Background: The objective of this study was to assess the predictive effects of socioeconomic factors to explain influenza vaccination coverage rates in 11 European countries.
Methods: Data from national household surveys collected over up to seven consecutive seasons between 2001/2002 and 2007/2008 were analyzed to assess the associations of socioeconomic factors with immunization against influenza.
Results: In total, data from 92,101 household contacts representative for the national non-institutionalized population aged above 14 years were analyzed. Influenza vaccination coverage rates in Europe remain suboptimal with little or no progress in the last years. The results of this study indicate that gender, household income, size of household, educational level and population size of living residence may significantly contribute to explain chances of getting immunized against influenza apart from the known risk factors age and chronic illness. The effect of these socioeconomic factors was differently expressed among the countries and could not be explained solely on basis of economic characteristics of these countries.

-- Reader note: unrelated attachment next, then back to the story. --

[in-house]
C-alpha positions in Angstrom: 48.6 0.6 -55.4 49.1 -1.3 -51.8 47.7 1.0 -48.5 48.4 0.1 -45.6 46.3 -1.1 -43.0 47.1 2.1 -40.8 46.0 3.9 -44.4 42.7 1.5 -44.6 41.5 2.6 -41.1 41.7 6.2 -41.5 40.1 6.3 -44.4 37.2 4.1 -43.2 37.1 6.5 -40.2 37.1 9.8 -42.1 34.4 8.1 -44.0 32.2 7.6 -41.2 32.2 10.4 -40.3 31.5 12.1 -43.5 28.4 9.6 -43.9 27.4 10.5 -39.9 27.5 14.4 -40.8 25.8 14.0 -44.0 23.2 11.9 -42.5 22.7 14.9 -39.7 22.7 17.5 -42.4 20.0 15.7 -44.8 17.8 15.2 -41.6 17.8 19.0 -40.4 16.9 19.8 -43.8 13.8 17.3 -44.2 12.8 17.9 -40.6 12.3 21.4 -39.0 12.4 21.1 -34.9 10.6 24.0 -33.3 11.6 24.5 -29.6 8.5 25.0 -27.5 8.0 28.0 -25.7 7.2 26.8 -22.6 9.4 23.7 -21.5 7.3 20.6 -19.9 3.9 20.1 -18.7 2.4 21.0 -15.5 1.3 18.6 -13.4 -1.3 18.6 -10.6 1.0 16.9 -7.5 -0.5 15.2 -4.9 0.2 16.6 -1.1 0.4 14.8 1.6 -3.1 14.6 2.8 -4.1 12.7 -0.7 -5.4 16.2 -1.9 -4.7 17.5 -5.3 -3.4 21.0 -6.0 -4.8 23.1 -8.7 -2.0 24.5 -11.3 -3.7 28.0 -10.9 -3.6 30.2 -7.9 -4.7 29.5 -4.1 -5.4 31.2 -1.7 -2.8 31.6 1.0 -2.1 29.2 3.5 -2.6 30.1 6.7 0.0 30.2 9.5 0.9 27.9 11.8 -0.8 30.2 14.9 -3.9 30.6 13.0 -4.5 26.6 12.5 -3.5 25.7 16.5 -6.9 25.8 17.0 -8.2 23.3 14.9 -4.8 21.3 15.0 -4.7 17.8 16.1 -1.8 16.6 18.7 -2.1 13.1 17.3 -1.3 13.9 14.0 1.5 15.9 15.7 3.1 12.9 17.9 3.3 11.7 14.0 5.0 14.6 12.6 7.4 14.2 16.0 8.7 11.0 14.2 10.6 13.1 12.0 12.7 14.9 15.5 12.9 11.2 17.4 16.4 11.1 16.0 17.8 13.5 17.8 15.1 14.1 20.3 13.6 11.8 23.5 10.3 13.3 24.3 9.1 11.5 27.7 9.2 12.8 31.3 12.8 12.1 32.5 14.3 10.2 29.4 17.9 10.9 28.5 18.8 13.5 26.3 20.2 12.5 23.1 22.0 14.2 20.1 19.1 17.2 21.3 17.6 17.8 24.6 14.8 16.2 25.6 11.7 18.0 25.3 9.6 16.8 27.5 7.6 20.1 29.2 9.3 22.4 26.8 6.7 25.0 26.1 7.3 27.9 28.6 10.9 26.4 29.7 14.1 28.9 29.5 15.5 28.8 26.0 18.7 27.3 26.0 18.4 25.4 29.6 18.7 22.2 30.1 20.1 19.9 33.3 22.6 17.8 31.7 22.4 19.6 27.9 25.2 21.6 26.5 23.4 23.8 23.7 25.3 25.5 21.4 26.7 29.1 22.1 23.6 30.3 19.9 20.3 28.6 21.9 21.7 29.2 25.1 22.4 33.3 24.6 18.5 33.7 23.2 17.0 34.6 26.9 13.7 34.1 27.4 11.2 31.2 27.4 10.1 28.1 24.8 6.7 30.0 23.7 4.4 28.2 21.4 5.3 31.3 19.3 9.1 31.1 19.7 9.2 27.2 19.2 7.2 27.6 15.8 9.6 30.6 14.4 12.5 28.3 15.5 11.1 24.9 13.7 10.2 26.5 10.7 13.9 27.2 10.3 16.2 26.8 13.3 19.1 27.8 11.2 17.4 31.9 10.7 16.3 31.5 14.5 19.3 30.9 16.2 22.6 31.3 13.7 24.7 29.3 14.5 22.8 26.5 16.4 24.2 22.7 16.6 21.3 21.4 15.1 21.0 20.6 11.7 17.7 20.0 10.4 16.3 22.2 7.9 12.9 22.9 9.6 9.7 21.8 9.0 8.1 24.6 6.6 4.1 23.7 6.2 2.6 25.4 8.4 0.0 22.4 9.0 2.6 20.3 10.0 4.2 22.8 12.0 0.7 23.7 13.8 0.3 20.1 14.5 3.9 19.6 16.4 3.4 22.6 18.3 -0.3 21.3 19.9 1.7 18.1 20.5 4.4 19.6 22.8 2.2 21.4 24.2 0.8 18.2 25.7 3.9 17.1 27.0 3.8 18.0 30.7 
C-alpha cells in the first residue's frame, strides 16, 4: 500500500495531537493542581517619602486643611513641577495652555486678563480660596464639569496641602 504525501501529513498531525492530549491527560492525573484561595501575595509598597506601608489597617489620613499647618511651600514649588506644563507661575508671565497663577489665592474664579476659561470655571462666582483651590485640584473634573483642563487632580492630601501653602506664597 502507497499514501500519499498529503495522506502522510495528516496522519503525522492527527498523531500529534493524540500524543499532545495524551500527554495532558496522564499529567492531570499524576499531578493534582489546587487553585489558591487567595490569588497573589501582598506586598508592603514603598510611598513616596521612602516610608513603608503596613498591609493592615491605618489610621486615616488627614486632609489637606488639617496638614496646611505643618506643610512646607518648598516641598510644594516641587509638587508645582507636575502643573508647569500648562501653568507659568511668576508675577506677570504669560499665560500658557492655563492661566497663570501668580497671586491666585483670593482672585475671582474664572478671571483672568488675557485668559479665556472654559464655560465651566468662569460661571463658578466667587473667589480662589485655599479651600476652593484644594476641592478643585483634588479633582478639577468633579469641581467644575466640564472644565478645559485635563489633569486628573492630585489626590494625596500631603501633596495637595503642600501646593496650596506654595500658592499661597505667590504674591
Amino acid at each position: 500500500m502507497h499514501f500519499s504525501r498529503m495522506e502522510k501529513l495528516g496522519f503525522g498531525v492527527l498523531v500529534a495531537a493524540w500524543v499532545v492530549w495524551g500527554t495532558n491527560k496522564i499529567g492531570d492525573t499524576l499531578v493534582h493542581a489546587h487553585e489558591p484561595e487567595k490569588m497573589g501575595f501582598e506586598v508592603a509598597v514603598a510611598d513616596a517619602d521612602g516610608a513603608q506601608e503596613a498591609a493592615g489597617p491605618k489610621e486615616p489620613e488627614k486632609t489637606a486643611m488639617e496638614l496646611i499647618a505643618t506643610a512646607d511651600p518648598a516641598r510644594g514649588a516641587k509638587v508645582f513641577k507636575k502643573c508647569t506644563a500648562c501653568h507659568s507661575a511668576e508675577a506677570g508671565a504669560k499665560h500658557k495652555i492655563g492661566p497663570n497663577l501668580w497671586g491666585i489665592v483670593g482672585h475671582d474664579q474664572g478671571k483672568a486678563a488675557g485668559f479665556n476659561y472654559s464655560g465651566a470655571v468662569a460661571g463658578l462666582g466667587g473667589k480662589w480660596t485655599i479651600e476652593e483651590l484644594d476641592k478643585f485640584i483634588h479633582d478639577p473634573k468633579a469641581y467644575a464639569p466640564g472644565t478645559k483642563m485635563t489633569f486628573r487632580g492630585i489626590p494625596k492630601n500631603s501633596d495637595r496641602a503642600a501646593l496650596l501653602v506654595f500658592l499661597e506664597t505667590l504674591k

Conclusions: Future measures should address inequalities to achieve the WHO target by 2010 with an influenza vaccination rate of 75% in the elderly. National vaccination campaigns may need to take socioeconomic segments of the population here identified as less likely of getting the influenza vaccine into account.